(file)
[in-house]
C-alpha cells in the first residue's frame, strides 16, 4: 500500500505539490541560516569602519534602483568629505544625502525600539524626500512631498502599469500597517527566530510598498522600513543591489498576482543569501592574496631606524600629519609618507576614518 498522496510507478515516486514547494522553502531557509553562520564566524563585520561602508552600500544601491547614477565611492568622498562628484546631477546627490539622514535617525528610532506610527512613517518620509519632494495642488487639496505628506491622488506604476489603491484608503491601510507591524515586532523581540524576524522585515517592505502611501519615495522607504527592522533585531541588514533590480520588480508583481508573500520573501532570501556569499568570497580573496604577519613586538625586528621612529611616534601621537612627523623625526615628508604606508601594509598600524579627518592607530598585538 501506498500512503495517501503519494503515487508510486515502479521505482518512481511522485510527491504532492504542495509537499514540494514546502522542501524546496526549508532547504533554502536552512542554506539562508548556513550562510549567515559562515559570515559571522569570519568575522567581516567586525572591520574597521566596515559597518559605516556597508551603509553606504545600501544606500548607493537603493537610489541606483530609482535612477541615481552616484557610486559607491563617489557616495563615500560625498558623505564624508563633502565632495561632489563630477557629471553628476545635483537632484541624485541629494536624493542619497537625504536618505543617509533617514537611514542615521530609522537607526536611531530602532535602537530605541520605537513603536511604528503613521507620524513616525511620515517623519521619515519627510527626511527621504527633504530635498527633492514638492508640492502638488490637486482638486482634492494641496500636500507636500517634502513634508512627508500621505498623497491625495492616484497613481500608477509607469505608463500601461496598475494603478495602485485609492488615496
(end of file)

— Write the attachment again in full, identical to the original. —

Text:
[in-house]
C-alpha cells in the first residue's frame, strides 16, 4: 500500500505539490541560516569602519534602483568629505544625502525600539524626500512631498502599469500597517527566530510598498522600513543591489498576482543569501592574496631606524600629519609618507576614518 498522496510507478515516486514547494522553502531557509553562520564566524563585520561602508552600500544601491547614477565611492568622498562628484546631477546627490539622514535617525528610532506610527512613517518620509519632494495642488487639496505628506491622488506604476489603491484608503491601510507591524515586532523581540524576524522585515517592505502611501519615495522607504527592522533585531541588514533590480520588480508583481508573500520573501532570501556569499568570497580573496604577519613586538625586528621612529611616534601621537612627523623625526615628508604606508601594509598600524579627518592607530598585538 501506498500512503495517501503519494503515487508510486515502479521505482518512481511522485510527491504532492504542495509537499514540494514546502522542501524546496526549508532547504533554502536552512542554506539562508548556513550562510549567515559562515559570515559571522569570519568575522567581516567586525572591520574597521566596515559597518559605516556597508551603509553606504545600501544606500548607493537603493537610489541606483530609482535612477541615481552616484557610486559607491563617489557616495563615500560625498558623505564624508563633502565632495561632489563630477557629471553628476545635483537632484541624485541629494536624493542619497537625504536618505543617509533617514537611514542615521530609522537607526536611531530602532535602537530605541520605537513603536511604528503613521507620524513616525511620515517623519521619515519627510527626511527621504527633504530635498527633492514638492508640492502638488490637486482638486482634492494641496500636500507636500517634502513634508512627508500621505498623497491625495492616484497613481500608477509607469505608463500601461496598475494603478495602485485609492488615496